Unlike metallic lithium, there are a large number of metal-based seeds such as Au, Ag, and Zn to guide the nucleation of lithium (2630), sodium has no reported metallic nucleation seeds until now. According to binary phase diagrams between Na and metals (31), we find that only main group II metals such as Be, Mg, and Ba have little solubility in metallic sodium, which may be potential nucleation seeds for sodium, according to Cui’s experiences on metallic lithium anodes (26). Given that these group II metals enable homogeneous dispersion into 3D hosts and have the similar nucleation function to lithium, some 3D hosts may be achieved to solve the issues of both sodium dendrites and infinite volume change.

Here, we experimentally demonstrate that metallic sodium can be controllably deposited onto the main group II metal (Be, Mg, and Ba) foils since they have definite solubility in sodium and enable one to form solid solution surface layers to markedly reduce the nucleation barriers of sodium, guiding the parallel growth of sodium on the foils. This discovery renders us an efficient strategy to eliminate the nucleation barriers of sodium by homogeneously dispersing Mg clusters in a 3D hierarchical structure (3DHS) on the basis of a carbonized Mg-MOF-74 (Mg-based metal-organic framework–74) (cMOF74) membrane. In the case of the 3DHS with Mg clusters, the large number of Mg clusters can act as preplanted nucleation seeds to facilely guide the homogeneous nucleation and uniform growth of sodium, and the 3D structure can overcome the volume change issue of Na anode. Thus, a dendrite-free sodium metal anode with a very low potential of 27 mV and a superior cycling stability of up to 1350 hours is achieved on the basis of the 3DHS with Mg clusters.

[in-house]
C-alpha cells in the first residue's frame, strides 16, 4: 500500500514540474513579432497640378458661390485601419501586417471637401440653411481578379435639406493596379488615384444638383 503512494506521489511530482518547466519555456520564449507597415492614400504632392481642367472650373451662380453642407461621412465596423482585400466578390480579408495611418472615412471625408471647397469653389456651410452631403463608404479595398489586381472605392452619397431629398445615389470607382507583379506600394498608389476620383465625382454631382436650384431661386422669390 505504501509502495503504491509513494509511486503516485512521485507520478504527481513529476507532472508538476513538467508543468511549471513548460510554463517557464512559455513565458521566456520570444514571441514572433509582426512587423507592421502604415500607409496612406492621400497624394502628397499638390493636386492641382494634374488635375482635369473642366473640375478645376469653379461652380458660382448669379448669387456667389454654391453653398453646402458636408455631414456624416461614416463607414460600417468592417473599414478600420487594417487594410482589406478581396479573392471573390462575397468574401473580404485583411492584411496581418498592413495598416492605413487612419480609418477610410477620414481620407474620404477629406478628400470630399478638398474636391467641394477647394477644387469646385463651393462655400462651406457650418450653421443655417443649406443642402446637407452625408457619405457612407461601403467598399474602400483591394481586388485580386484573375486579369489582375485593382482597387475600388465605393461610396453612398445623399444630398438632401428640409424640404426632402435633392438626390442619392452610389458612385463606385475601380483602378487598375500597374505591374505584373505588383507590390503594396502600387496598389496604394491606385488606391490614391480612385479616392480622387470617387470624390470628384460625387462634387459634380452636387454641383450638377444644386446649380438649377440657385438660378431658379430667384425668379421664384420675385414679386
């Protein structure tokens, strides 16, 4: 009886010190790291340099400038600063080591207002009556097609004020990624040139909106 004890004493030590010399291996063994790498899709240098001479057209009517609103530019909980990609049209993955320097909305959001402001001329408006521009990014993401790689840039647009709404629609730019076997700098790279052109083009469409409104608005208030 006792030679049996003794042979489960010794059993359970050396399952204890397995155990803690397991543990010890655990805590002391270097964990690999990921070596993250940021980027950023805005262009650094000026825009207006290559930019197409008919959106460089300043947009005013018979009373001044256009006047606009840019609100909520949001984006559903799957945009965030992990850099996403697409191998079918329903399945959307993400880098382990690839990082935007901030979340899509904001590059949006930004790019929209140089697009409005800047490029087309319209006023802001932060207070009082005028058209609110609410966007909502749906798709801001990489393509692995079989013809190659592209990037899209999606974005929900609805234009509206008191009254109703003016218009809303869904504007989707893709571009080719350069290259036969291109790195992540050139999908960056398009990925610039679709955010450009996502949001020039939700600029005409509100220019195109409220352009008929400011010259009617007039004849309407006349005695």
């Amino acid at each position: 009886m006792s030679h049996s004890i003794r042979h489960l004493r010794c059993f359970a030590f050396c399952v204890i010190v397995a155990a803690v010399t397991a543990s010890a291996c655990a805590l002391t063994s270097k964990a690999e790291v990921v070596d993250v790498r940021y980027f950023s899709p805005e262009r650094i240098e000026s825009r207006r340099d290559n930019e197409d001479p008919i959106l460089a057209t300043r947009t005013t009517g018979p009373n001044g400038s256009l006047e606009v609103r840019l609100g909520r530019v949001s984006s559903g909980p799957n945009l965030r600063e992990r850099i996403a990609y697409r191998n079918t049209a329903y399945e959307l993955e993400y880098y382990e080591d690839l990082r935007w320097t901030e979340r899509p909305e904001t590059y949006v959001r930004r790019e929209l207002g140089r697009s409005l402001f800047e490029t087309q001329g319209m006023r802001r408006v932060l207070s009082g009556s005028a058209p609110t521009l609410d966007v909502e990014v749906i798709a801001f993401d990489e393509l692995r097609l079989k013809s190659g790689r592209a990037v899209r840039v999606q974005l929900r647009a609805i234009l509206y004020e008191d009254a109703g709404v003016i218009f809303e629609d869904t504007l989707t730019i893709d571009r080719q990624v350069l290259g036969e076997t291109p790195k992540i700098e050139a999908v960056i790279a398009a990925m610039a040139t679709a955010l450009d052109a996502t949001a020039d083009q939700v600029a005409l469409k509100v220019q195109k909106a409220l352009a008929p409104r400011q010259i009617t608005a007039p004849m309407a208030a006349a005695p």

RESULTS

Nucleation behaviors of sodium metal on main group II metal foils